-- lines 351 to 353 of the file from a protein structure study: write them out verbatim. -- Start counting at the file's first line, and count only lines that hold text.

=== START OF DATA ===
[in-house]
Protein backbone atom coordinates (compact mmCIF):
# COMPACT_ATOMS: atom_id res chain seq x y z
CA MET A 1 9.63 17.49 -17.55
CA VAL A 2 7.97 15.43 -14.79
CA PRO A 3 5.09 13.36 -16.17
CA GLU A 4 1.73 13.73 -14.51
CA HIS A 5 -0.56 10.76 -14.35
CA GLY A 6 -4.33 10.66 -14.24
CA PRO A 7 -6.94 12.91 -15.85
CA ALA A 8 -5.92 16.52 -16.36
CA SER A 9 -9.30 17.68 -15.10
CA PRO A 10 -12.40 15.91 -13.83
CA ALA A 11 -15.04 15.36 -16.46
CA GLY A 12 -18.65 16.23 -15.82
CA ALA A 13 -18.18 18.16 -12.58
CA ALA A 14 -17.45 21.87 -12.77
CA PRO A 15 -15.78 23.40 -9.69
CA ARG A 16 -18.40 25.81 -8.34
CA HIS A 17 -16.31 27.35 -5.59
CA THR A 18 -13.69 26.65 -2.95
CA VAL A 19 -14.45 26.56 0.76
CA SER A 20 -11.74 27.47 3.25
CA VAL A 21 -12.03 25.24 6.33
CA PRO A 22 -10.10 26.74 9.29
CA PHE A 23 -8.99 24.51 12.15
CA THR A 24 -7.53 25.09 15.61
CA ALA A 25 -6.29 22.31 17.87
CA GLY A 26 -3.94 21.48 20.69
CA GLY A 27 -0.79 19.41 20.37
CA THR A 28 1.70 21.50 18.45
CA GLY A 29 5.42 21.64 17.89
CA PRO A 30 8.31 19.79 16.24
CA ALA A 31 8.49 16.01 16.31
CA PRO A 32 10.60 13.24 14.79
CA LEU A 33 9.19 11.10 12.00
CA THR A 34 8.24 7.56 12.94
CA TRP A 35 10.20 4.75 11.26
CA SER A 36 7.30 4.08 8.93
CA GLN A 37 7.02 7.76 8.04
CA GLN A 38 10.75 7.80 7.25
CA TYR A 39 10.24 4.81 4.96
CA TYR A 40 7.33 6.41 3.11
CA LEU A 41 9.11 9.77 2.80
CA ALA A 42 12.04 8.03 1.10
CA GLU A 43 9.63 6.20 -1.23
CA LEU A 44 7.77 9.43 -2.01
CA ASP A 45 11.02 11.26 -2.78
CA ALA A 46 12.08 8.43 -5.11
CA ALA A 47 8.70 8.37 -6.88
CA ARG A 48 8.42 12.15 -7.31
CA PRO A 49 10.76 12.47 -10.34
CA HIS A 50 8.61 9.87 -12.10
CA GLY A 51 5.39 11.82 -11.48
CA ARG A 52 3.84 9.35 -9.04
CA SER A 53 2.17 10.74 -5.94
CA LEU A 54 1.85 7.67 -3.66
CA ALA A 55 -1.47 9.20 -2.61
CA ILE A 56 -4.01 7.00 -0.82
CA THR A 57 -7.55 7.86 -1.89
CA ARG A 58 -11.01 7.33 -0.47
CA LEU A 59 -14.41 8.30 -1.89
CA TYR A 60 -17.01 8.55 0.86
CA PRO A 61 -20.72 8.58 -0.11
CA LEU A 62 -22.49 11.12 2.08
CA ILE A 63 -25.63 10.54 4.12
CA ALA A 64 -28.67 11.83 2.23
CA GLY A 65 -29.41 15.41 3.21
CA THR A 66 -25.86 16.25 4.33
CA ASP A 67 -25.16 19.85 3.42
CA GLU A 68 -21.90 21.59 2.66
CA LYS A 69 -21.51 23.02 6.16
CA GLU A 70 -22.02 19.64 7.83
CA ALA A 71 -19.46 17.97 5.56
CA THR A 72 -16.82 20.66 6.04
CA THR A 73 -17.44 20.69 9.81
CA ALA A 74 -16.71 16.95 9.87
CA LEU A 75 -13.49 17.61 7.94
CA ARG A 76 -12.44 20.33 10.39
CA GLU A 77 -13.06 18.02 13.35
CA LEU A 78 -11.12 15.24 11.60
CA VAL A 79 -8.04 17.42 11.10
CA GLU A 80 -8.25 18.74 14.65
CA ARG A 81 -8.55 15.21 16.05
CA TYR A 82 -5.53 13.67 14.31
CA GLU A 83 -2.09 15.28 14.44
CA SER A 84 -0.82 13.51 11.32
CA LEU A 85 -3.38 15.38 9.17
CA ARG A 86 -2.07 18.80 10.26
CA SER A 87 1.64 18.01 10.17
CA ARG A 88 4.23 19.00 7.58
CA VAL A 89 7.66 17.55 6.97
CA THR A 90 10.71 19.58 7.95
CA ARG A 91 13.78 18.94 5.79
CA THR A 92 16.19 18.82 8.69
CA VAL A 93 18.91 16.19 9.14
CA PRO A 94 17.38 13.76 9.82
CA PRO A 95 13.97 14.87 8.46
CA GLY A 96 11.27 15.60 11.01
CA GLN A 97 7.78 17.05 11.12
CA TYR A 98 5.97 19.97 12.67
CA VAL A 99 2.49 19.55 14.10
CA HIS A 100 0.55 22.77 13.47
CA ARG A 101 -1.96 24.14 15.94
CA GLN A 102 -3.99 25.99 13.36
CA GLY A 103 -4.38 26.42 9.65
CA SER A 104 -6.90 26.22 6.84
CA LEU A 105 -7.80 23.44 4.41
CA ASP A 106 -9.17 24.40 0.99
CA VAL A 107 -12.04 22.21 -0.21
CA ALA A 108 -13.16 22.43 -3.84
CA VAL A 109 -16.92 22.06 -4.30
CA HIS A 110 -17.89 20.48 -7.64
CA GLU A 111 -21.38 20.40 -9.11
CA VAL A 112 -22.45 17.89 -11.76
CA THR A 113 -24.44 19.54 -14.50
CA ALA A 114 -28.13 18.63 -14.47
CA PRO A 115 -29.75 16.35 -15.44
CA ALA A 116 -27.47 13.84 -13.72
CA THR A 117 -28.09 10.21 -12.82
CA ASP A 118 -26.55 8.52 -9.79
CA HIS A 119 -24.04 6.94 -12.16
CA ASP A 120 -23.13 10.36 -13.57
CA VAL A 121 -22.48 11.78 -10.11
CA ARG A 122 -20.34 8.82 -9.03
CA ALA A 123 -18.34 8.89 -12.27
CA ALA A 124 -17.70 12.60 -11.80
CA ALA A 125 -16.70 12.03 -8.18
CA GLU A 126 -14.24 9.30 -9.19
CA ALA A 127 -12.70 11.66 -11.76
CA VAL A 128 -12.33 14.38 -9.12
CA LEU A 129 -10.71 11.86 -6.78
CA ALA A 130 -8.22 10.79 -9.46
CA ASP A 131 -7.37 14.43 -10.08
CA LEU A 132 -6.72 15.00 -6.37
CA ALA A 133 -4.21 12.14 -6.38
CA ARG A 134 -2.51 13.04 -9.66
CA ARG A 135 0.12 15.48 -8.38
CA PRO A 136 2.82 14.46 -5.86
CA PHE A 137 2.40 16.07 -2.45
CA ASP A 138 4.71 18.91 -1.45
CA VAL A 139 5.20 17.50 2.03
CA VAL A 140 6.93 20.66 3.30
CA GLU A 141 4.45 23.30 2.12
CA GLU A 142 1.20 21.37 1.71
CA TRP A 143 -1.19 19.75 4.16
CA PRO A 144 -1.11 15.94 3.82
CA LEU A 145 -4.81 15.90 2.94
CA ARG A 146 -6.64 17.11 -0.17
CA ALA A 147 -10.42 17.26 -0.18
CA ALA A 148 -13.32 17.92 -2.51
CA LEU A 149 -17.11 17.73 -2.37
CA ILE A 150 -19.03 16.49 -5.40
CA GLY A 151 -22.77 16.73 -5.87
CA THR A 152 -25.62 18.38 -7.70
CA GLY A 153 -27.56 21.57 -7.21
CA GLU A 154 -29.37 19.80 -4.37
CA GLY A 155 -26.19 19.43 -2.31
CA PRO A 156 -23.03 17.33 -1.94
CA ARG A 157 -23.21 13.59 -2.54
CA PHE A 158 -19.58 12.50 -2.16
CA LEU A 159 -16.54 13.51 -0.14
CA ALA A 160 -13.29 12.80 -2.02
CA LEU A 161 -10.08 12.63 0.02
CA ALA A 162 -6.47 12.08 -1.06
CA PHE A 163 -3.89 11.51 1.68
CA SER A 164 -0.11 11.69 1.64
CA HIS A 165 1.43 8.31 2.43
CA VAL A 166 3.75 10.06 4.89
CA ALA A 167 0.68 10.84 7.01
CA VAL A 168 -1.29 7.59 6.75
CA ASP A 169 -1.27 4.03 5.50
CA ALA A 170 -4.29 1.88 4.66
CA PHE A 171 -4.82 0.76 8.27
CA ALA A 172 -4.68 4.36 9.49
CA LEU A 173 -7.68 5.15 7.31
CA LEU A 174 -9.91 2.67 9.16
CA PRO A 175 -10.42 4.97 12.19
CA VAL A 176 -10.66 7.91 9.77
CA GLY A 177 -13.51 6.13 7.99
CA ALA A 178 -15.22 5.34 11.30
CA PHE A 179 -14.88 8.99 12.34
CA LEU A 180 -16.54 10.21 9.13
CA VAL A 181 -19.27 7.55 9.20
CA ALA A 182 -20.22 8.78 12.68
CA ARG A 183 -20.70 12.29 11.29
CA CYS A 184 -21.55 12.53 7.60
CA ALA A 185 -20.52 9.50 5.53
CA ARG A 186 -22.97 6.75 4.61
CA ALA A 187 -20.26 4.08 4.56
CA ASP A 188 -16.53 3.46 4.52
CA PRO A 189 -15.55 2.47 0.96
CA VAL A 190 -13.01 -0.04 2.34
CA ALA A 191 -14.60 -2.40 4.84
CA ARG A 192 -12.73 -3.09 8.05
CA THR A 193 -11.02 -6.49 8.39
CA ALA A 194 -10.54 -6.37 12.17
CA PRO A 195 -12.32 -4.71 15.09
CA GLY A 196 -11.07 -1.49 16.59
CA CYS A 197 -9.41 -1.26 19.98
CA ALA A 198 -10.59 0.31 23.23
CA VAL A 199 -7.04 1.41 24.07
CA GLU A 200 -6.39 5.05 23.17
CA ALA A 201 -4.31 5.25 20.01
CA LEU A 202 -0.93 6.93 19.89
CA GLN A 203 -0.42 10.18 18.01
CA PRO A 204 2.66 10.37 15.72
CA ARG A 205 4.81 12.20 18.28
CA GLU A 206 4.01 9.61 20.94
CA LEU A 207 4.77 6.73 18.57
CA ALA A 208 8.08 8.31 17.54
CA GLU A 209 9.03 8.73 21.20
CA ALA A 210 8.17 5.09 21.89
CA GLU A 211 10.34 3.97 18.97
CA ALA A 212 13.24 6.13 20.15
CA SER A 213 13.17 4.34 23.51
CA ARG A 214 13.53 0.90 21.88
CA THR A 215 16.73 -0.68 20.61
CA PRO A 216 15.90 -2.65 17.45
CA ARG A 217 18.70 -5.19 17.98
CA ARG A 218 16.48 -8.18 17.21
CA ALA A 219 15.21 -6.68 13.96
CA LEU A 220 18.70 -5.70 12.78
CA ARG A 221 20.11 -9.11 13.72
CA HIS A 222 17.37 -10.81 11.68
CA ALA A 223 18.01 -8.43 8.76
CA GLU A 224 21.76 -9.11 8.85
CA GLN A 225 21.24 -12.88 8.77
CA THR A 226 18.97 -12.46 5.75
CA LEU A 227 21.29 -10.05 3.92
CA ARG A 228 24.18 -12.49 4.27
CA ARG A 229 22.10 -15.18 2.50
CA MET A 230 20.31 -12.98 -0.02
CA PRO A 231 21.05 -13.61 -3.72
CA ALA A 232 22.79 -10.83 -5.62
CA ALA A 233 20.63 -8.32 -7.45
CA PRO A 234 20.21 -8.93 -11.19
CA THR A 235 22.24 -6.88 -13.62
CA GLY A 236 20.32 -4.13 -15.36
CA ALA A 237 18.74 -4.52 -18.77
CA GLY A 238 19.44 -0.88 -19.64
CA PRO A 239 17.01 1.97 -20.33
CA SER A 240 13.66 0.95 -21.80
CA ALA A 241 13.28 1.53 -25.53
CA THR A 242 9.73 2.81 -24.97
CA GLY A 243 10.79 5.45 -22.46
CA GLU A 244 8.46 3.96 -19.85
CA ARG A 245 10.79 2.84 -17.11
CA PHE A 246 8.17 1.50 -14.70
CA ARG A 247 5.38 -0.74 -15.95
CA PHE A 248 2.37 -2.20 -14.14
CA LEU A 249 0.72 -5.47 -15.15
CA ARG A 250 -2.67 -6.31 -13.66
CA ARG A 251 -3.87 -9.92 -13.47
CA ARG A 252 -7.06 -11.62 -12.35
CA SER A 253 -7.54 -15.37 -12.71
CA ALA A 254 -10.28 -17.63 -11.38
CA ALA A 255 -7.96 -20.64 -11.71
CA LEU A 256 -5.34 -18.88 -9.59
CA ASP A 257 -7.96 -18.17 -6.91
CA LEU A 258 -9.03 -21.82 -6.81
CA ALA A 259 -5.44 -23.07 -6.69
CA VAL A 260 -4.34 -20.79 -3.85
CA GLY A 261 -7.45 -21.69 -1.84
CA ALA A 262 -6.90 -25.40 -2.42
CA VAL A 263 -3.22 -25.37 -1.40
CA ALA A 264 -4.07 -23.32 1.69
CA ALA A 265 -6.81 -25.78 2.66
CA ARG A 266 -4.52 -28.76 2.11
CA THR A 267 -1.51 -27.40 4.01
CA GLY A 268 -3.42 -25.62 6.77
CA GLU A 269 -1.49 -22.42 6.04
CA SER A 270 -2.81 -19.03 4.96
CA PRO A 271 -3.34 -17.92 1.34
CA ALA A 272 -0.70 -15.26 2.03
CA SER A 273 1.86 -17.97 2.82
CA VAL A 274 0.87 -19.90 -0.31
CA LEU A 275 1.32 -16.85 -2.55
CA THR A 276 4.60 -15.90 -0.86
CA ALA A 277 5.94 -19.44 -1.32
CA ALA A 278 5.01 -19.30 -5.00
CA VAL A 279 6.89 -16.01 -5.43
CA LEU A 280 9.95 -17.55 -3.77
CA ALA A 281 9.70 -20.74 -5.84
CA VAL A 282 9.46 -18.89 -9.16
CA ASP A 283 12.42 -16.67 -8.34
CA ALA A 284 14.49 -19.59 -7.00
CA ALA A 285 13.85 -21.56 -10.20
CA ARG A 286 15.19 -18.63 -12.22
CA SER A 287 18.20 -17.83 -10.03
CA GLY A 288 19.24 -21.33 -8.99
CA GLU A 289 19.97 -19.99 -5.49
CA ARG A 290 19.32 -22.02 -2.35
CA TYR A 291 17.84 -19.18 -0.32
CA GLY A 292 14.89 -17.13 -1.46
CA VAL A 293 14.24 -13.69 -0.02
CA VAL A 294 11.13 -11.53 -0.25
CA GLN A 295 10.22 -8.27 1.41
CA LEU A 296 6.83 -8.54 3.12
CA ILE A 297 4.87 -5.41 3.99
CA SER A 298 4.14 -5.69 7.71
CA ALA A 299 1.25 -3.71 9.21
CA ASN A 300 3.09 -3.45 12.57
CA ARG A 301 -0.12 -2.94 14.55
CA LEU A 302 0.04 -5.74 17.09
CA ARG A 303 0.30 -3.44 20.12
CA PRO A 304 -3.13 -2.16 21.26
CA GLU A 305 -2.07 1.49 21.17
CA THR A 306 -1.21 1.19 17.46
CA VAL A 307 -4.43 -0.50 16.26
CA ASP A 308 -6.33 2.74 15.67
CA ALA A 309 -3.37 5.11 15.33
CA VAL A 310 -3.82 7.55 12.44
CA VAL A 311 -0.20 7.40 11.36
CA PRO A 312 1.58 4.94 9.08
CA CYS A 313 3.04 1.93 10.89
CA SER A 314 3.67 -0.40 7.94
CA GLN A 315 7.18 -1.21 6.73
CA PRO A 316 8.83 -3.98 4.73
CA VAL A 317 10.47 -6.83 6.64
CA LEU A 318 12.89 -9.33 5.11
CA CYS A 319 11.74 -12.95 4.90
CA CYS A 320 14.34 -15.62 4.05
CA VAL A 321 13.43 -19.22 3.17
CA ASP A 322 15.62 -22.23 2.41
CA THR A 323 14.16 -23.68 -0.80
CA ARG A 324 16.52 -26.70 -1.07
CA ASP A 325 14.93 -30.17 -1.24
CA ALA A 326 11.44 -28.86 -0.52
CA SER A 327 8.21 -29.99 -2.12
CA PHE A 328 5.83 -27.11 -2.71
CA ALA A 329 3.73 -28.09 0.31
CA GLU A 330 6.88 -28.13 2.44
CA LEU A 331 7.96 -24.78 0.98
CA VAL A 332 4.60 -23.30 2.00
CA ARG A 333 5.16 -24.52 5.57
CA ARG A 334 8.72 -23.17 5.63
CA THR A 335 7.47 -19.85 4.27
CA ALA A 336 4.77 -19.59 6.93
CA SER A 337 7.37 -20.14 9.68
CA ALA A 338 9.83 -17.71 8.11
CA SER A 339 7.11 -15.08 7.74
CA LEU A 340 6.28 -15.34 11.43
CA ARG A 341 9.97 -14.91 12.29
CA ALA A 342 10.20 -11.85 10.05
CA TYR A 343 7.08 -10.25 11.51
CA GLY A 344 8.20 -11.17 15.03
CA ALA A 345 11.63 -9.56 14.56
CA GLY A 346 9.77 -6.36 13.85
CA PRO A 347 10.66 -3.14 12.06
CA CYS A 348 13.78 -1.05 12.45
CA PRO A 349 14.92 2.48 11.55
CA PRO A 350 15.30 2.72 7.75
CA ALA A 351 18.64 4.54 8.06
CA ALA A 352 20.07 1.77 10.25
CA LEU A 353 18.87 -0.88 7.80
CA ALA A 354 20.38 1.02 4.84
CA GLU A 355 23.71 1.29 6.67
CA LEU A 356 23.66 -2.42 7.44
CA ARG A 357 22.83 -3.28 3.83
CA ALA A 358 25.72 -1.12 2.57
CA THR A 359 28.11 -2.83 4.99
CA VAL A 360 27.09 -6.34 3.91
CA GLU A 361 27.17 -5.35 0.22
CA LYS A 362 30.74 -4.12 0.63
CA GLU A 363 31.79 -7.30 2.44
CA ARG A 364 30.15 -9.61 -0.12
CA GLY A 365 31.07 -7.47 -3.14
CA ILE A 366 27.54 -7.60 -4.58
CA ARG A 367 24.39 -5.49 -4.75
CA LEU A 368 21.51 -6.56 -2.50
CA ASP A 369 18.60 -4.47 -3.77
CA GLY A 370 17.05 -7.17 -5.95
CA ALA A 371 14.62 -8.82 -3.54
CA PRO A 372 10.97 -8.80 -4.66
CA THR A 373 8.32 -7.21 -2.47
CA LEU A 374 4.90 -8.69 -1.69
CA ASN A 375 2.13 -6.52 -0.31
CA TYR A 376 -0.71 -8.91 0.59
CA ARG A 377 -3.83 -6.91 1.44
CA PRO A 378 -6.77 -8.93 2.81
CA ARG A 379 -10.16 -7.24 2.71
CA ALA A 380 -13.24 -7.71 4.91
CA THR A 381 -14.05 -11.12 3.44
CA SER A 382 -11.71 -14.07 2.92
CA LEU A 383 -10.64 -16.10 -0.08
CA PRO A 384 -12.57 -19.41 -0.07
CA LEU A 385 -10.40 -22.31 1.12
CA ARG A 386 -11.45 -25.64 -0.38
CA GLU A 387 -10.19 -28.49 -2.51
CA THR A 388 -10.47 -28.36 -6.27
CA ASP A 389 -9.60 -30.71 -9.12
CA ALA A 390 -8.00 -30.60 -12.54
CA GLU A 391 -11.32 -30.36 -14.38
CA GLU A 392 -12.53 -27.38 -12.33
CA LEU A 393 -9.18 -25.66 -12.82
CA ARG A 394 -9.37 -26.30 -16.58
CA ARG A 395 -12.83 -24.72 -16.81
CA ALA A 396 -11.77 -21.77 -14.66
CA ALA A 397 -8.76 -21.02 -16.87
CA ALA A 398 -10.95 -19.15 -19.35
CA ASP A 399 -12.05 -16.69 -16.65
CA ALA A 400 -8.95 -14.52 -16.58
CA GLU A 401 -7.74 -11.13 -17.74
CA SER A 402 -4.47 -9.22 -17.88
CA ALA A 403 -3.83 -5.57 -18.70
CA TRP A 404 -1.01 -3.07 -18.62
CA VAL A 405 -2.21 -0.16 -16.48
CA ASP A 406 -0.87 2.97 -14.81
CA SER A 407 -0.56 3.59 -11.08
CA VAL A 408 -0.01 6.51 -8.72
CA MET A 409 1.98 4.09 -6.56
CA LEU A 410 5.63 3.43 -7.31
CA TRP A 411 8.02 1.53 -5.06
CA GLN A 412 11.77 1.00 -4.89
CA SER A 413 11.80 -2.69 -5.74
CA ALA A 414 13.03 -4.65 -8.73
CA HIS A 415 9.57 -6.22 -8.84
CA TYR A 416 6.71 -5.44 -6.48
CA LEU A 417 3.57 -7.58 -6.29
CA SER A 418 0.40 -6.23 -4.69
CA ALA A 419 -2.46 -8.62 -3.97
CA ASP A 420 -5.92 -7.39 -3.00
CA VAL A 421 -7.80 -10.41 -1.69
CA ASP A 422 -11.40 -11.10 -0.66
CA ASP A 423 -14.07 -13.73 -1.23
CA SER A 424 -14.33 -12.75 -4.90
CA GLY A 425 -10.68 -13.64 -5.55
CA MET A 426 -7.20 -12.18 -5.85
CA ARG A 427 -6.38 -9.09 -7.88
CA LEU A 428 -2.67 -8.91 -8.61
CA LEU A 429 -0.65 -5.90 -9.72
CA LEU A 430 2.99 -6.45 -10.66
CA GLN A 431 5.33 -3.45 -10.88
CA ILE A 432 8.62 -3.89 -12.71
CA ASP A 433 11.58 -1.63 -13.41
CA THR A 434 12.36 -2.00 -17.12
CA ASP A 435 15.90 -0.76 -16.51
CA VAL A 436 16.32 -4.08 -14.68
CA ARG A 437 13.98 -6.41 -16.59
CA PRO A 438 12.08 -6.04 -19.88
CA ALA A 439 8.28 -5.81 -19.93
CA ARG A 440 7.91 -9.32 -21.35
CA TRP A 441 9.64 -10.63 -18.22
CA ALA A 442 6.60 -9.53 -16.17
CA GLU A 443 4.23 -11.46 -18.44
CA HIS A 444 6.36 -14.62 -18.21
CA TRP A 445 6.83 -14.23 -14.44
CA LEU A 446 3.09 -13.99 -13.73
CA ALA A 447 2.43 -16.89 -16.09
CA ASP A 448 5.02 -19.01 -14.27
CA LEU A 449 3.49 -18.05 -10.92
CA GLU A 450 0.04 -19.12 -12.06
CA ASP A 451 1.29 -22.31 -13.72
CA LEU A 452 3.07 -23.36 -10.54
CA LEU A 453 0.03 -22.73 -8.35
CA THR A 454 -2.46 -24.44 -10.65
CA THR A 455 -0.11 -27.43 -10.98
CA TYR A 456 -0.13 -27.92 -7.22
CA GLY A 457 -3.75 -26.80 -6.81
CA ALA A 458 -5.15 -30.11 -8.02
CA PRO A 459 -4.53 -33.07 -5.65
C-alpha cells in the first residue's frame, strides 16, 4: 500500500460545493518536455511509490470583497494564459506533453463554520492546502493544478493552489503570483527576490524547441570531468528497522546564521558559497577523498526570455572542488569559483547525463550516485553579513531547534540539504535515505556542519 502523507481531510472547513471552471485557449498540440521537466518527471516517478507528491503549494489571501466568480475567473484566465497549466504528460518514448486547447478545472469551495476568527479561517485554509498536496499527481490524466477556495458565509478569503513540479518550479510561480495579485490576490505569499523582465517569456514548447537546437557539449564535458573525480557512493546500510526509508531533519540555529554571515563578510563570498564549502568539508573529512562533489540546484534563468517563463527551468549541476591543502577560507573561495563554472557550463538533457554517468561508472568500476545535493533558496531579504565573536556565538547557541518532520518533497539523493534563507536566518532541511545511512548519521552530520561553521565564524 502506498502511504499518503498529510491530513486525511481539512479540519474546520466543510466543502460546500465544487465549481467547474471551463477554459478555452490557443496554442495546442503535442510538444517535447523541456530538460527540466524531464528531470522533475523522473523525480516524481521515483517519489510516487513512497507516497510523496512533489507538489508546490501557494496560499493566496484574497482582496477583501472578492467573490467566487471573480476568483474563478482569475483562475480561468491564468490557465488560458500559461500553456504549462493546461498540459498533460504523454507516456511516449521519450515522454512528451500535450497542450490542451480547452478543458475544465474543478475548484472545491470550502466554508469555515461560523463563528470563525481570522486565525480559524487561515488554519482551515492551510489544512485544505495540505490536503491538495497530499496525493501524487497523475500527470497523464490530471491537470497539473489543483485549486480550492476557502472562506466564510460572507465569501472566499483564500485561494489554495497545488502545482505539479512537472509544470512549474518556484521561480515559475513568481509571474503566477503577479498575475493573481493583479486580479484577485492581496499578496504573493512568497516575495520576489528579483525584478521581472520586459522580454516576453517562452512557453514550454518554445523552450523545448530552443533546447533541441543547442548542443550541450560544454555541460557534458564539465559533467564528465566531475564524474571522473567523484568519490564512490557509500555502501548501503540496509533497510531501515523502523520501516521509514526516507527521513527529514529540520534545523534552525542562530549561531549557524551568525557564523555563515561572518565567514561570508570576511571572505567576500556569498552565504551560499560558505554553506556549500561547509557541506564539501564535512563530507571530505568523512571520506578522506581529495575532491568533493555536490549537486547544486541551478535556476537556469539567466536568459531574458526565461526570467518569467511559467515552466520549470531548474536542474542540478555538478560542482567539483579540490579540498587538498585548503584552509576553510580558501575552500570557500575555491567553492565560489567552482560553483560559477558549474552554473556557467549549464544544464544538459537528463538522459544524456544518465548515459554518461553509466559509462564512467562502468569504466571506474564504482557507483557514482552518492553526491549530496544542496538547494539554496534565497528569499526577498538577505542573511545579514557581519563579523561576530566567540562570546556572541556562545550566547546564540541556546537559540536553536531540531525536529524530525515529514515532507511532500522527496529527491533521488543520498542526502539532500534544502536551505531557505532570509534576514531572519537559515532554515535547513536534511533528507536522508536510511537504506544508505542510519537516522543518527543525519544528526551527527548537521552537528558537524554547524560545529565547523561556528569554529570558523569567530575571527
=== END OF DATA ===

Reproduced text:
CA CYS A 348 13.78 -1.05 12.45
CA PRO A 349 14.92 2.48 11.55
CA PRO A 350 15.30 2.72 7.75